Ben Younger

From Wikipedia, the free encyclopedia
Jump to: navigation, search
Ben Younger
Born (1972-10-07) October 7, 1972 (age 42)
Brooklyn, New York, United States
Occupation Screenwriter, director

Ben Younger (born October 7, 1972) is an American screenwriter and film director.

Biography[edit]

Early life and career[edit]

Younger was born in Brooklyn, and raised in a Modern Orthodox Jewish household in Eltingville, Staten Island.[1] He attended a yeshiva,[1] before entering Queens College,[1] part of the City University of New York, where he studied political science.[2] While at university, he started performing comedy.[1] After leaving university, he set his sights on a career in politics,[2] taking on a role as a policy analyst for the New York City comptroller's office, where he served as a legislative aide to Alan Hevesi.[1] After that, he successfully managed the State Assembly campaign for Queens Democrat Melinda Katz,[1] becoming, at 21, the city's youngest ever campaign manager.[3]

Despite his success, Younger became disenchanted with politics, and by 1995 started to seek a creative outlet that would rekindle the excitement he felt as a stand-up comedian.[4] He wrote and directed a short film,L & M,[2] as well as working on a number of feature films as a grip,[2] and directing music videos and commercials.[4]

Boiler Room[edit]

In 1995, he attended an interview for a job in a brokerage firm, and immediately conceived the idea that went on to become his first film, Boiler Room.[1] He spent two years researching the underground telemarketing brokerage industry as background for his screenplay.[1] Boiler Room was released in 2000. A corporate drama in the mold of Wall Street and Glengarry Glen Ross, with colorful dialogue that some critics compared to David Mamet,[5][6] the film exposed the shady world of "chop shops" (underground brokerage firms), and starred Giovanni Ribisi, Vin Diesel, Nicky Katt, Jamie Kennedy, and Ben Affleck.

Prime[edit]

Younger's second film, Prime (2005), is a romantic comedy about the relationship between a young Jewish man and an older gentile woman. The film stars Uma Thurman and Meryl Streep. The movie was prominently featured in the HBO show Unscripted because Bryan Greenberg, star of Unscripted was also the male lead in Prime. Younger appeared as himself in the episodes where the movie was featured.[7]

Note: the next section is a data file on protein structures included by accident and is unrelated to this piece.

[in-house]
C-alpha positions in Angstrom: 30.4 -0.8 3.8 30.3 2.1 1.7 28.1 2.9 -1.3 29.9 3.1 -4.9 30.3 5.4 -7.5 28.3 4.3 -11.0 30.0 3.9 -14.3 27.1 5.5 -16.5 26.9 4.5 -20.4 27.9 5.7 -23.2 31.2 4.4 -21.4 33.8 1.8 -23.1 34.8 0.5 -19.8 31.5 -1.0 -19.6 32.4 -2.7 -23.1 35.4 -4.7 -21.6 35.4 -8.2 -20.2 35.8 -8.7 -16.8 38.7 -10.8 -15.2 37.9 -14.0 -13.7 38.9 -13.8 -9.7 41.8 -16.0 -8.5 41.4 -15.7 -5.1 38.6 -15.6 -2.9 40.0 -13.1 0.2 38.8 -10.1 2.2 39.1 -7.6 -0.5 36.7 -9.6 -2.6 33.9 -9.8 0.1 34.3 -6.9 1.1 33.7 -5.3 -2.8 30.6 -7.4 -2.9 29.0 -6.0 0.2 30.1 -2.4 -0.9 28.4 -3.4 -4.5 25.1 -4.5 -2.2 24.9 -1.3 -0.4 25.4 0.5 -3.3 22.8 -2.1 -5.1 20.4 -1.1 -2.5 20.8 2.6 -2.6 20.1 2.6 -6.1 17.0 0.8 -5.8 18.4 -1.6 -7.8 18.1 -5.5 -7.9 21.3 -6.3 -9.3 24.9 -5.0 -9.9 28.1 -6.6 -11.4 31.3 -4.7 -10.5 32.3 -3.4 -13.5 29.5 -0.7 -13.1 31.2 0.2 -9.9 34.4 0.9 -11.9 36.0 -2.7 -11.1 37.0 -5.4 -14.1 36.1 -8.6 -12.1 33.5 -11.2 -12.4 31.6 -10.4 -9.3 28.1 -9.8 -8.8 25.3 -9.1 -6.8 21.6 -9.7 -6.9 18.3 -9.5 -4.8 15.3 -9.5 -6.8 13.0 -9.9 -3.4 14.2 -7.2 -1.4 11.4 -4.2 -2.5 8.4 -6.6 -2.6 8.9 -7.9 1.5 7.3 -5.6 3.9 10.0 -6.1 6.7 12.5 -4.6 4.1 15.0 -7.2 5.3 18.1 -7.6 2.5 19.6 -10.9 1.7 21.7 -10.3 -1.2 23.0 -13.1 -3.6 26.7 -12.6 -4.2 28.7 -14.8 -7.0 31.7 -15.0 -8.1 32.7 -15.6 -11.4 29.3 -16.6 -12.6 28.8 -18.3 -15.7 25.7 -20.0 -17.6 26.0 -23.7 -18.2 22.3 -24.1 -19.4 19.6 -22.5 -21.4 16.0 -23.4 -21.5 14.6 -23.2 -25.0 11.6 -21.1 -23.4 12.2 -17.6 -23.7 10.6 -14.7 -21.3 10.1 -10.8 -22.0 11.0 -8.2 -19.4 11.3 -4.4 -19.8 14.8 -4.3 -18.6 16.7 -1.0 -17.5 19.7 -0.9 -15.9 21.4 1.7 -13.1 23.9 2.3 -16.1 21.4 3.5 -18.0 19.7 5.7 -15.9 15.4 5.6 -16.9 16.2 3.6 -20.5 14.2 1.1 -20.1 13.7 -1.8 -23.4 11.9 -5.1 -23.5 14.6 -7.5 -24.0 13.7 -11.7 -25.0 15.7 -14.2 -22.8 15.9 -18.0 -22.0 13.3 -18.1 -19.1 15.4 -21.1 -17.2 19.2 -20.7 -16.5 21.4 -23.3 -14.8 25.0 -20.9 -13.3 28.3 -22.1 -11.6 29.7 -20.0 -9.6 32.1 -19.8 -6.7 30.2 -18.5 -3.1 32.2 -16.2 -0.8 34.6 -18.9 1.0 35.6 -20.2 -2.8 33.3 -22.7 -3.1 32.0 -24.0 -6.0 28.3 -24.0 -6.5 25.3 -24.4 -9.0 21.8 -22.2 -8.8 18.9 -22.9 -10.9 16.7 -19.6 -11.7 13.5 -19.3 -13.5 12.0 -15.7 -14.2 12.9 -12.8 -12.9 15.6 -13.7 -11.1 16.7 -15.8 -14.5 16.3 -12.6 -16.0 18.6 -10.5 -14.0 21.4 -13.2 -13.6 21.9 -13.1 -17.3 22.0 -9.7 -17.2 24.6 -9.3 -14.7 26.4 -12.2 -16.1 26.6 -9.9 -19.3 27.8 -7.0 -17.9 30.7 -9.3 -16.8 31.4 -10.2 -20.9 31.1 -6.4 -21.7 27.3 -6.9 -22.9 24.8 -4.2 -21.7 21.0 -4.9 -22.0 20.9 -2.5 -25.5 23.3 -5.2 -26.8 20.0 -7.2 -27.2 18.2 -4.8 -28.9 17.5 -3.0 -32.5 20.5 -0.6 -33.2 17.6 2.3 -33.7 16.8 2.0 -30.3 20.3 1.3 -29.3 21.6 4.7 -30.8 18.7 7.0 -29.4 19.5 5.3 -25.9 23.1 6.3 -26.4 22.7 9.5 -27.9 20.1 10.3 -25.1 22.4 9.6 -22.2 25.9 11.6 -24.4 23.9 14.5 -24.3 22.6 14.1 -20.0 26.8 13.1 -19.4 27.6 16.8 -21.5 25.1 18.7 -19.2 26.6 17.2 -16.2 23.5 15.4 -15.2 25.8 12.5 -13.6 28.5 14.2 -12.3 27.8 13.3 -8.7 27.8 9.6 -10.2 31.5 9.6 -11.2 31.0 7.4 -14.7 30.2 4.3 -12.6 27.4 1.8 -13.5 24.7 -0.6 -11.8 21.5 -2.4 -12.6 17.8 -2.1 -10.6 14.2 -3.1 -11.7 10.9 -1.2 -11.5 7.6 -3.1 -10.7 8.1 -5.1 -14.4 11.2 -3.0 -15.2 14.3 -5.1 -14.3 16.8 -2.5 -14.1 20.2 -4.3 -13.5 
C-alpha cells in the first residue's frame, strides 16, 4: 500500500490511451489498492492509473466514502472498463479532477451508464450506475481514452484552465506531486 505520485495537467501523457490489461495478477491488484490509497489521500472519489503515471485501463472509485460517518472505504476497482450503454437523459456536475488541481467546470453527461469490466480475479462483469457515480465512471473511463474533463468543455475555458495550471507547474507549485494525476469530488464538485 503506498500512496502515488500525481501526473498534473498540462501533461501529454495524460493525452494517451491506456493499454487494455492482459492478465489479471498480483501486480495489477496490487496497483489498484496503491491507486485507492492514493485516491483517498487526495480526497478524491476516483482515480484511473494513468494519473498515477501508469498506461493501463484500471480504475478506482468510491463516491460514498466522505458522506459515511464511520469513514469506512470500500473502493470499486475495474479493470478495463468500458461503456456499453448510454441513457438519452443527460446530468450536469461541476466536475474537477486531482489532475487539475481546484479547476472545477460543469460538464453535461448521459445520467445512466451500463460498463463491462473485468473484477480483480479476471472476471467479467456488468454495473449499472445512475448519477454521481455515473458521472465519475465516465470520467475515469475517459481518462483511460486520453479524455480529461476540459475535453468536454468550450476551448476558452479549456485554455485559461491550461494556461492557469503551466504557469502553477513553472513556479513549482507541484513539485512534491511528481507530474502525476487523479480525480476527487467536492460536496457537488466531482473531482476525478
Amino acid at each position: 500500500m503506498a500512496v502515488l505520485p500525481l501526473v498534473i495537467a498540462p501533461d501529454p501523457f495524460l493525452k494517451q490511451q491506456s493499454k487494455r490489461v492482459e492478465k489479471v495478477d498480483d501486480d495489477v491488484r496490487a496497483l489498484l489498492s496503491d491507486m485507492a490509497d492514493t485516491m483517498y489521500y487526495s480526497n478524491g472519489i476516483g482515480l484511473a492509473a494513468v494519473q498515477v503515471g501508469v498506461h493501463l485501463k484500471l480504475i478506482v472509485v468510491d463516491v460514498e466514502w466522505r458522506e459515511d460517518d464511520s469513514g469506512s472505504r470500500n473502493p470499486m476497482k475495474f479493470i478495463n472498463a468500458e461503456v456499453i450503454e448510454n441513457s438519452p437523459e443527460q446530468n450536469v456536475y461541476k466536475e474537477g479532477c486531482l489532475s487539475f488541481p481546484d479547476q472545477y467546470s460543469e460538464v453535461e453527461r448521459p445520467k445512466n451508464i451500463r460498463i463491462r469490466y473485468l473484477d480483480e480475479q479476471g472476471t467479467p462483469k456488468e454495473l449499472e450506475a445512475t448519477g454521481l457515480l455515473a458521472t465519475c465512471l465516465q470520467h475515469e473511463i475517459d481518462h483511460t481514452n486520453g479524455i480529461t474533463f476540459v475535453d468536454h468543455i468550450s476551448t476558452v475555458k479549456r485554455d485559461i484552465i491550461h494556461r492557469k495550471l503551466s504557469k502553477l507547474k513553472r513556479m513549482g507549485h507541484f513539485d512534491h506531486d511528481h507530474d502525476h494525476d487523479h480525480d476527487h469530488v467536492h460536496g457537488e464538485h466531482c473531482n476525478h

Other projects[edit]

In addition to his film projects, Younger has been published in The New Yorker, and has sold numerous television pilots to FX, NBC, ABC and Fox, to name a few.[3]

Younger is a keen motorcycle racing enthusiast, and has expressed a desire to make a film about road racing.[8]

Filmography[edit]

Director[edit]

  • Boiler Room (2000)
  • The Hit Man and the Investigator (2001)
  • The Car Thief and the Hit Man (2001)
  • Toothpaste (2004)
  • Prime (2005)
  • Army Wives (1 episode, 2007)
  • Bleed For This (2015)

Producer[edit]

  • Maestro (1998)

Writer[edit]

  • Boiler Room (2000)
  • Prime (2005)

Awards and nominations[edit]

Year Award Result Category Film
2000 Deauville American Film Festival Nominated Grand Special Prize Boiler Room
Won Jury Special Prize Boiler Room (Tied with Memento)
2001 Independent Spirit Award Nominated Best First Screenplay Boiler Room
Best First Feature Boiler Room (Shared with Jennifer Todd and Suzanne Todd)

References[edit]

  1. ^ a b c d e f g h Levy, Ariel (January 17, 2000). "Bard of the Boiler Room". Nymag.com. Retrieved May 11, 2009. 
  2. ^ a b c d "Ben Younger - Trailer - Showtimes - Cast - Movies & TV - NYTimes.com". Movies.nytimes.com. Retrieved May 11, 2009. 
  3. ^ a b "The Prime of Ben Younger". Emanuellevy.com. Retrieved May 11, 2009. 
  4. ^ a b "Ben Younger – Biography – Yahoo!7 Movies". Au.movies.yahoo.com. April 11, 2008. Retrieved May 11, 2009. 
  5. ^ Murray, Noel (February 28, 2000). "The Boiler Room". filmvault.com. 
  6. ^ Wrathall, John. "Boiler Room". bfi.org.uk. 
  7. ^ "Interviews > Ben Younger". Suicidegirls.com. March 8, 2006. Retrieved May 11, 2009. 
  8. ^ Soup :: Ben Younger: But, What I Really Want To Do Is Direct (A Motorcycle Racing Movie)

External links[edit]